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Thanksgiving in the Great Outdoors  
By Dian Thomas

It is time to make those final plans for Thanksgiving. Most people will roast their turkey in the oven but if you have a little adventure, good weather, and a little time you could consider some outside alternatives.

A few years ago when I was in Las Vegas, a friend cooked a turkey using peanut oil. Yes, it did take some extra equipment but I was truly amazed at the speed the turkey cooked and how little oil penetrated into the turkey. How moist it was!

It was done on a gas burner outside in a very deep pan that held enough oil that it covered the turkey. When the peanut oil reached cooking temperature, that turkey was carefully lowered into the hot oil. Because the high heat of the oil, the turkey cooked in a relatively short time. If you decide to try this check out this link for photo and a description of the process. http://www.fabulousfoods.com/school/cstech/fryturkey.html

Another delicious way to cook a turkey is to grill it. It will produce another great product. Check out this link for grilling directions. http://www.fabulousfoods.com/school/cstech/grillturkey.html

I you are going to try cooking the turkey outdoors, how about some great side dished in the Dutch oven.

Baked Yams
These taste almost like candy when prepared with melted butter or margarine, brown sugar and cinnamon.

4 medium yams, pierced
1/4 cup (1/2 stick) butter or margarine
1/2 cup brown sugar
Cinnamon
Dutch oven

Heat a 12-inch Dutch oven over 9 hot coals. Arrange four jar rings evenly spaced on the bottom. Place each whole, pierced yam on top of a canning jar ring. Cover with Dutch oven lid and place 15 hot coals on top. Cook, covered, 30 minutes, turning yams over once.

Cut yams in half lengthwise, fluff the center with a fork and add butter or margarine, brown sugar and cinnamon. Cook, covered, 10 to 15 minutes more, if needed. Serves 4 to 8.

At Home

On the rack in the oven, bake whole, pierced yams at 350ºF. until tender, about 30 minutes. Cut in half lengthwise and add butter or margarine, brown sugar and cinnamon. Serves 4 to 8.

Other toppings might include maple syrup, honey or apricot jam.
Serve one half or whole to each person, depending on the yam’s size and how hungry they are.


Baked Butternut Squash

2 tablespoons butter or margarine
1 large butternut squash, cut in half and seeded (see •)
1/4 teaspoon salt
1/8 teaspoon pepper
1/4 cup pure maple syrup
Cinnamon sugar

Camp Stove and At Home

In a large skillet, melt butter or margarine; arrange squash, cut side down. Cook, covered, on low heat 35 to 45 minutes, until squash is tender. Turn over, salt and pepper and drizzle maple syrup or sprinkle cinnamon sugar into the cut side of squash. Serves 4.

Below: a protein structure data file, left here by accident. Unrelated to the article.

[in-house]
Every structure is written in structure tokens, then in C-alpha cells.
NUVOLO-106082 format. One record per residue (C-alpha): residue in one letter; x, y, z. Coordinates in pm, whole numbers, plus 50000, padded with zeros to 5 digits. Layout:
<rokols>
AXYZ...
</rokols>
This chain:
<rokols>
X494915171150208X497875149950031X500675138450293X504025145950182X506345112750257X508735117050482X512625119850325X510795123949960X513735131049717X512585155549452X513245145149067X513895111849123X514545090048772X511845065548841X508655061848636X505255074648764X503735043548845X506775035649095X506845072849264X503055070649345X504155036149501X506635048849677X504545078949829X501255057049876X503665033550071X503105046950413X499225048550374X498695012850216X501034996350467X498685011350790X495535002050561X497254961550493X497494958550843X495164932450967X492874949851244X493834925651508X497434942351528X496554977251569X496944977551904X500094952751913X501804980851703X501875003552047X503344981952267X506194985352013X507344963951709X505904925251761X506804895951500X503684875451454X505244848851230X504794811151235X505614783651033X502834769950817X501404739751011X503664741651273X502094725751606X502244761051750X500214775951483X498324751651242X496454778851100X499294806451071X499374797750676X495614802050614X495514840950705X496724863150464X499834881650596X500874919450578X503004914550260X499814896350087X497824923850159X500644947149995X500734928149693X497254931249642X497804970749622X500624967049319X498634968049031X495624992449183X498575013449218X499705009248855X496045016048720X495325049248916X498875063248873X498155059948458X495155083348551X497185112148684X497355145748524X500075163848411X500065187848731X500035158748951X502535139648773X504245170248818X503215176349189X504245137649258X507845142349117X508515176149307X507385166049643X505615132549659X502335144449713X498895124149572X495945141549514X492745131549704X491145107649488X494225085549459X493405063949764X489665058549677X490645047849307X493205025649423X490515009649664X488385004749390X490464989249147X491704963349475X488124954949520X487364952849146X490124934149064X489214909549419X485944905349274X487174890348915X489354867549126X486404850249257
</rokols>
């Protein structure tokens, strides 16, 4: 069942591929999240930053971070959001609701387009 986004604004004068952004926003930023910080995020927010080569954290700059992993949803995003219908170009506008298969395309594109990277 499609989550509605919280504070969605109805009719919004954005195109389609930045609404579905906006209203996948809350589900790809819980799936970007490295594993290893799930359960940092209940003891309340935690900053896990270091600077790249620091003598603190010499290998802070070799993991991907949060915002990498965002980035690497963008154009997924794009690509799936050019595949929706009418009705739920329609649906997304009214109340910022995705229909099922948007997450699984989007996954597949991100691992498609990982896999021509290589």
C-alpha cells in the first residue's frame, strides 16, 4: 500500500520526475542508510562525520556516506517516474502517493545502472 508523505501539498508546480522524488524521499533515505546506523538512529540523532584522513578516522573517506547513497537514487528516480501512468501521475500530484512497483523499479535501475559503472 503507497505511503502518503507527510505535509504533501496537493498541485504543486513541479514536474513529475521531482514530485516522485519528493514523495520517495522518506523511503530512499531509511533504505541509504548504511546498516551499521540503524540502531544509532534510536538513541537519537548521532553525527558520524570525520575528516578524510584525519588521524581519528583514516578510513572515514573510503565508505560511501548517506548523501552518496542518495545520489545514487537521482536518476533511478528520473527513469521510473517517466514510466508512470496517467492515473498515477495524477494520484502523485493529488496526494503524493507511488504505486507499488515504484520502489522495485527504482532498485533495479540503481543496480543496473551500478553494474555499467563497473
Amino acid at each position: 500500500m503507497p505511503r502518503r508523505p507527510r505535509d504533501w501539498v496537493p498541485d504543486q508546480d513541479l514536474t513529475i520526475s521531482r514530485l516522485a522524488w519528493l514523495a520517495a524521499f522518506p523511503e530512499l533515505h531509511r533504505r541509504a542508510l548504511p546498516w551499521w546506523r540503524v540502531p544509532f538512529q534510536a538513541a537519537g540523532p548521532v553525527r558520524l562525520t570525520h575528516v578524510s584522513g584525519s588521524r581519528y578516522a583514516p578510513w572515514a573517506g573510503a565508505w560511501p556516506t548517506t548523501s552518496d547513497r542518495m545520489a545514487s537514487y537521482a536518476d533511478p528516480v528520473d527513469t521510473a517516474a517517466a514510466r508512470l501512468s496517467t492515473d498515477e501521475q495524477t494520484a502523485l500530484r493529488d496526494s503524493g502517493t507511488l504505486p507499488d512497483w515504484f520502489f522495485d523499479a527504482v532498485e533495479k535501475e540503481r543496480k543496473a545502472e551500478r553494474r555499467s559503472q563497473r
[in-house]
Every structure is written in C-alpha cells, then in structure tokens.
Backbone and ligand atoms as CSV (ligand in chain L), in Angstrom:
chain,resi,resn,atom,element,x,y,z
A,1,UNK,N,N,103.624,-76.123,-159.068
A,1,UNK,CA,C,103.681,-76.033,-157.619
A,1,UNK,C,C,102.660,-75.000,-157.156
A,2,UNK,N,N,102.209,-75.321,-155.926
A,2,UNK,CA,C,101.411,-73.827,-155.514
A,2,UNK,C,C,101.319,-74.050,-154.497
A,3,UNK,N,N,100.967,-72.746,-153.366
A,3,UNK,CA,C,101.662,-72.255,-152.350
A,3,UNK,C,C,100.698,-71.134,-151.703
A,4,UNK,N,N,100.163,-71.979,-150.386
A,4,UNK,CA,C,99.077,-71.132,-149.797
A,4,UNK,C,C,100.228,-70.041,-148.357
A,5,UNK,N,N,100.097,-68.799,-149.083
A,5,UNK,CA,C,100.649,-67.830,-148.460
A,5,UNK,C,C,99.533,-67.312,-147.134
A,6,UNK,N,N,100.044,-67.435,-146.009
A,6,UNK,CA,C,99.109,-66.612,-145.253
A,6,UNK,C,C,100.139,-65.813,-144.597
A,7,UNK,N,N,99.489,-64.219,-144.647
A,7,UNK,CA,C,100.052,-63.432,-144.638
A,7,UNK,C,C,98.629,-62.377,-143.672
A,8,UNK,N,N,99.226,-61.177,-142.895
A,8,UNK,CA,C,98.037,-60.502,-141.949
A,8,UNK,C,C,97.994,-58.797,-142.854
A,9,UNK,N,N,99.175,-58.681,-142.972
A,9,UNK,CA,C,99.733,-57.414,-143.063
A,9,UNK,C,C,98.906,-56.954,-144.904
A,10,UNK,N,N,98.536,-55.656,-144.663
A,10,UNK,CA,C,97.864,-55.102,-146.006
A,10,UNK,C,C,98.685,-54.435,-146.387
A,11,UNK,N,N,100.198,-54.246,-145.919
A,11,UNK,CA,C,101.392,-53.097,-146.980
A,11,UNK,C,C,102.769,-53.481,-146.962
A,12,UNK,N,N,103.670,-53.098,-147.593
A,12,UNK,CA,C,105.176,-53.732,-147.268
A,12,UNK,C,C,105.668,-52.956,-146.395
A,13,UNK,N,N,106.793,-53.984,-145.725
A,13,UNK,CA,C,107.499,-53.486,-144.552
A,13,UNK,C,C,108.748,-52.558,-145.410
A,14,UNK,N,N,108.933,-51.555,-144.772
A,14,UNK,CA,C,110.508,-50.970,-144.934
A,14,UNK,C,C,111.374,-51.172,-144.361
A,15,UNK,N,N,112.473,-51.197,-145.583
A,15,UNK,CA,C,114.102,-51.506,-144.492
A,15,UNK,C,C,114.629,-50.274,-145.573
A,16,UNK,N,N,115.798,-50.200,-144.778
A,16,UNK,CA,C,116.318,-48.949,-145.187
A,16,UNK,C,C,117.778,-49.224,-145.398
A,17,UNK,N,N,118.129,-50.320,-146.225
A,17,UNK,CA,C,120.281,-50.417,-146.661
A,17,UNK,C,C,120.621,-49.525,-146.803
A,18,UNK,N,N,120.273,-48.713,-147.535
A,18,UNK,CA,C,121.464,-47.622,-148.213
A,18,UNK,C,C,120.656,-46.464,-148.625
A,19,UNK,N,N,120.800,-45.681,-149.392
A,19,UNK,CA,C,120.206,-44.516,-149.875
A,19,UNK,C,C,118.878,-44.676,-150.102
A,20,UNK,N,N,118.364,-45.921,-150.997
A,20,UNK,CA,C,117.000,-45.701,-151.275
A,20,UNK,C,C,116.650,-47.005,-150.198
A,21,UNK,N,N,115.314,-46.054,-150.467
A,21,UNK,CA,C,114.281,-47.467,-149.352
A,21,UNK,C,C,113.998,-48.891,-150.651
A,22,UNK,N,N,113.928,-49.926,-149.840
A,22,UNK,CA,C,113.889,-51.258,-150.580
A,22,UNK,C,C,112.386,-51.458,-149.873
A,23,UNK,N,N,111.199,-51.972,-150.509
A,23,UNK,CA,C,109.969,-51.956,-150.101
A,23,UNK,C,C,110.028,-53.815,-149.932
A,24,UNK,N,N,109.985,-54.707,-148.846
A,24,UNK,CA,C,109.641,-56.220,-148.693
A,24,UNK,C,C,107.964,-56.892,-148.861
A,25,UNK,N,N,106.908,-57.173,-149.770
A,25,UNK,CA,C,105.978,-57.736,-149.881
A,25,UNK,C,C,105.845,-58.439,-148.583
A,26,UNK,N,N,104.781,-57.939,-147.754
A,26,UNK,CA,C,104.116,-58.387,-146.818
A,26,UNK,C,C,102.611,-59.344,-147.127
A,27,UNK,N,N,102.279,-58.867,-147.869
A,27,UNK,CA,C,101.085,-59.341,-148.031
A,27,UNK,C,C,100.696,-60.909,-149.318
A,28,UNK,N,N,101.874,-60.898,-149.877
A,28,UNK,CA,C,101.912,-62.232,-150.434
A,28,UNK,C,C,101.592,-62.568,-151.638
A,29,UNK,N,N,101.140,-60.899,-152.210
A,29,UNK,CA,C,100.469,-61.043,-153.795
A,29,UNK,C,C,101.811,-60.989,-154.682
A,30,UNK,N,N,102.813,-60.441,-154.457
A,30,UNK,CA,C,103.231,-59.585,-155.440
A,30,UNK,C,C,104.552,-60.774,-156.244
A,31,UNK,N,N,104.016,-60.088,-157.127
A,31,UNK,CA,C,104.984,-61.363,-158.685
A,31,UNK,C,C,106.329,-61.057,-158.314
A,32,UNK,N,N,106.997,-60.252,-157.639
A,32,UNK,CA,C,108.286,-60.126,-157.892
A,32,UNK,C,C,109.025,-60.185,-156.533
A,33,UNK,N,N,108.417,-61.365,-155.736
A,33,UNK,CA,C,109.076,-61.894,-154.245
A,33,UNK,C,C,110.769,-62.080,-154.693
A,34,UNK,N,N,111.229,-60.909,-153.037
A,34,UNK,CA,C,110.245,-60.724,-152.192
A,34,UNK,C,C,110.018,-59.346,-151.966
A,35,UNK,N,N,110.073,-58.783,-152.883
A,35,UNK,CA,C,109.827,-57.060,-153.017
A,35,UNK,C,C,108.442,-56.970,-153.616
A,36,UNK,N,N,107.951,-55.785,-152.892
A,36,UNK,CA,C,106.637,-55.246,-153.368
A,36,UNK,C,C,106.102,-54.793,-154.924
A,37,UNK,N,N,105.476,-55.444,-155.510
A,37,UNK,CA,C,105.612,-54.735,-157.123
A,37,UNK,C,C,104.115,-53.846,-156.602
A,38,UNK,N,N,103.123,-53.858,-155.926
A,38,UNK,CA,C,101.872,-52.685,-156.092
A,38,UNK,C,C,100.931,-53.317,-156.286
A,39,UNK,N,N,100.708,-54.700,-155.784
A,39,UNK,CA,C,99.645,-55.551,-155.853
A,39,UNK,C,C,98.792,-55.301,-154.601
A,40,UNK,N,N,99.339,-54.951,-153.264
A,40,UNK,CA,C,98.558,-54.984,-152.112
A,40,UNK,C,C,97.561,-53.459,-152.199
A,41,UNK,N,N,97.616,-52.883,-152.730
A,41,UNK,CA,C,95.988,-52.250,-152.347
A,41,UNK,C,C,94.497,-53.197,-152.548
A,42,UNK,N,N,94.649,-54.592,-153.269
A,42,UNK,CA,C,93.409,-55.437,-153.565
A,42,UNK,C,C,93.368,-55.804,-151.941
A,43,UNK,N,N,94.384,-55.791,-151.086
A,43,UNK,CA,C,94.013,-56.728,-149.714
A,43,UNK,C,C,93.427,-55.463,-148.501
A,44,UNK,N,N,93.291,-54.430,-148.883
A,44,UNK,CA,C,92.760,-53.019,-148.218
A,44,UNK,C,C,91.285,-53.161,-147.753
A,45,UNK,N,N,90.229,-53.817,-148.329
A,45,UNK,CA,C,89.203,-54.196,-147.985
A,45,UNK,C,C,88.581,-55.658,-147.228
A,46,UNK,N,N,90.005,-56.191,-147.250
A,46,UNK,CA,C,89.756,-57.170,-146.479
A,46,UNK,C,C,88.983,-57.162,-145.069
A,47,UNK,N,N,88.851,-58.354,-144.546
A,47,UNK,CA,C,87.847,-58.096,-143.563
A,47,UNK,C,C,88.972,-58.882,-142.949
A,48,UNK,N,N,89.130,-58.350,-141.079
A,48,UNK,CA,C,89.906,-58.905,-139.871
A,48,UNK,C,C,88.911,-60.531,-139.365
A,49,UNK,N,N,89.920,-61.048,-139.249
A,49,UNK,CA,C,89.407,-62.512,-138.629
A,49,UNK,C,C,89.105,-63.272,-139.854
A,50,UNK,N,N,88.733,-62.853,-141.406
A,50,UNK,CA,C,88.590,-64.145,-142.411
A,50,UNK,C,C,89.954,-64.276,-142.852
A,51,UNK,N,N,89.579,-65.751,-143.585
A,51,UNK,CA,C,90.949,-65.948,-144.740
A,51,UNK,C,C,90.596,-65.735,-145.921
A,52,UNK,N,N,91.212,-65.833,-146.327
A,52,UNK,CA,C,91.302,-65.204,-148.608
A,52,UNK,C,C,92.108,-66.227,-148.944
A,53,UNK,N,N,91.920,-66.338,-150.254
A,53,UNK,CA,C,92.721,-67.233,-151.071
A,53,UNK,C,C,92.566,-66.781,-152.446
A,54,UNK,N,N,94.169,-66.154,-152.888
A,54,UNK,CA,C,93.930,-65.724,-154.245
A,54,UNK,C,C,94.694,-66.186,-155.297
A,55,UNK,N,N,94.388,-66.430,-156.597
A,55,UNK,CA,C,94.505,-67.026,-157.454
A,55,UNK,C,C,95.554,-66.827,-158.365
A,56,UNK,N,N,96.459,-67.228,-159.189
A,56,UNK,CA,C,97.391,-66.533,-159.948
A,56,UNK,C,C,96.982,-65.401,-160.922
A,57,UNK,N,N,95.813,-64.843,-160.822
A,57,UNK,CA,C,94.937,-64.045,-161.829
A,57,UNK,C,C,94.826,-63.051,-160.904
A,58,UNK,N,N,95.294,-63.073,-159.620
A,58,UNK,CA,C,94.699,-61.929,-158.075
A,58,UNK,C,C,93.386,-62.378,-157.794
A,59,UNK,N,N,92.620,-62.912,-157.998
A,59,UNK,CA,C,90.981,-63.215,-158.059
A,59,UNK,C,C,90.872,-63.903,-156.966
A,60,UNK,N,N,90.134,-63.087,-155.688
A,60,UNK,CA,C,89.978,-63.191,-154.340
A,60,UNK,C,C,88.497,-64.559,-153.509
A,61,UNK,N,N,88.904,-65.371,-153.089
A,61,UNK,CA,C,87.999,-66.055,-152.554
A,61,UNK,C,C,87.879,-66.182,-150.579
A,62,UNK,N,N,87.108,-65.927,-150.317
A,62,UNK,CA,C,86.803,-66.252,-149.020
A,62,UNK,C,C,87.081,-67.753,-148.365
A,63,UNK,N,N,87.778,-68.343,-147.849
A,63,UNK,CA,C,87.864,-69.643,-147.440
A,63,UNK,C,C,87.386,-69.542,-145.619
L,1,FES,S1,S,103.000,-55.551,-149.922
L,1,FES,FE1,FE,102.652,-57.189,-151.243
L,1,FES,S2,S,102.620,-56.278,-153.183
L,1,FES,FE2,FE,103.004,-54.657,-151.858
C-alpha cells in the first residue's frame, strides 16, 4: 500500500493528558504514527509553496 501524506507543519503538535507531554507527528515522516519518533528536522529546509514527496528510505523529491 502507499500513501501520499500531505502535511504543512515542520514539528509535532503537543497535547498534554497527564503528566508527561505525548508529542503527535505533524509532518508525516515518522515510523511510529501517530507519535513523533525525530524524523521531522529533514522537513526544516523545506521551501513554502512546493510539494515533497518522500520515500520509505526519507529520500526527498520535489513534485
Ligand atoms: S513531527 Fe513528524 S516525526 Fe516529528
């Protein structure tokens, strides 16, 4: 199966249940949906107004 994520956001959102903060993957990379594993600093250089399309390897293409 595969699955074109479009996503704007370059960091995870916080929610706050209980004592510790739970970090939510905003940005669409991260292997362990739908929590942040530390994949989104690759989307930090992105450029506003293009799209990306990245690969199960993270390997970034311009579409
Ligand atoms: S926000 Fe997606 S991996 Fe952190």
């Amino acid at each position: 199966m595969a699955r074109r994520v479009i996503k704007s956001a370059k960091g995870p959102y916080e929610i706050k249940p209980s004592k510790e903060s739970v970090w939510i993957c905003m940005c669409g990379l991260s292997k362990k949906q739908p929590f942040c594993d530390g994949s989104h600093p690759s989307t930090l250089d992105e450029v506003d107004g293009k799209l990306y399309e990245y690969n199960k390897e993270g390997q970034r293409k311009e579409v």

Dutch Oven

Line a 12-inch Dutch oven with aluminum foil. Heat over nine hot coals. Add butter or margarine and place squash, cut side down, on the foil. Cover with a Dutch oven lid and place 15 hot coals on top. Cook, covered, 35 to 45 minutes, or until squash is tender. Turn over, salt and pepper and drizzle maple syrup or sprinkle cinnamon sugar into the cut side of squash. Serves 4.

Foil

In a double layer of heavy-duty aluminum foil, wrap squash, cut side down. Add butter or margarine and wrap using the drugstore wrap (http://www.meridianmagazine.com/enjoying/070927foil.html). Place package onto a bed of hot
coals and cook 30 to 40 minutes, turning over halfway. Let it rest 10 minutes before unwrapping. Turn over, salt and pepper and drizzle maple syrup or sprinkle cinnamon sugar into the cut side of squash. Serves 4.

At Home

In a baking dish, melt butter or margarine; arrange squash, cut side down. Cover with aluminum foil and bake at 350ºF. for 35 to 45 minutes, until squash is tender. Turn over, salt and pepper
and drizzle maple syrup or sprinkle cinnamon sugar into the cut side of squash. Serves 4.

Any variety of winter squash (for example — acorn, blue hubbard or banana) may be substituted.
Seeds from squash, pumpkin, sunflowers, etc., can be saved and roasted in a hot Dutch oven or in a baking pan. To make roasted seeds, clean seeds and dry on a paper towel.
Season with melted butter or margarine, Worcestershire sauce and salt. Bake at 325ºF., stirring occasionally, for 45 minutes to 1 hour, until cooked to desired doneness.
If you are looking for something else besides pumpkin pie, you cannot go wrong with one of my favorites.

Mixed Berry Crisp


Berries in season are always best. That probably is not an option at this time of year, so just use frozen berries.

1 (10-ounce) bag frozen raspberries, thawed
1 (10-ounce) bag frozen blueberries, thawed
1 (10-ounce) bag frozen boysenberries or blackberries, thawed
3/4 cup sugar

In a bowl combine berries and sugar; set aside. Prepare Crisp Topping (below).

Dutch Oven

Heat a 12-inch Dutch oven over 9 hot coals. Cover with Dutch oven lid and place 15 hot coals on the top. Preheat 10 minutes. Pour the berry mixture into the Dutch oven. Sprinkle Crisp Topping (below) evenly onto berries. Bake, covered, for 30 to 35 minutes. Serve warm or cold. Serves 6 to 8.

At Home

Follow the above Dutch oven directions. Cook in a baking dish at 350ºF. for 30 to 35 minutes, or until golden brown. Serve warm or cold. Serves 6 to 8.

Crisp Topping

1 cup all-purpose flour
1 cup walnuts, finely chopped
1 cup brown sugar
1 cup oatmeal
1/2 cup (1 stick) butter or margarine, melted

In a medium bowl or in a 1-quart plastic self-sealing bag, add flour, walnuts, brown sugar, oatmeal and butter or margarine, and mix. This can be prepared at home and added to the Berry
Crisp (above) outdoors. Excellent on cooked fruit or added to coffee cake before baking.

 

   
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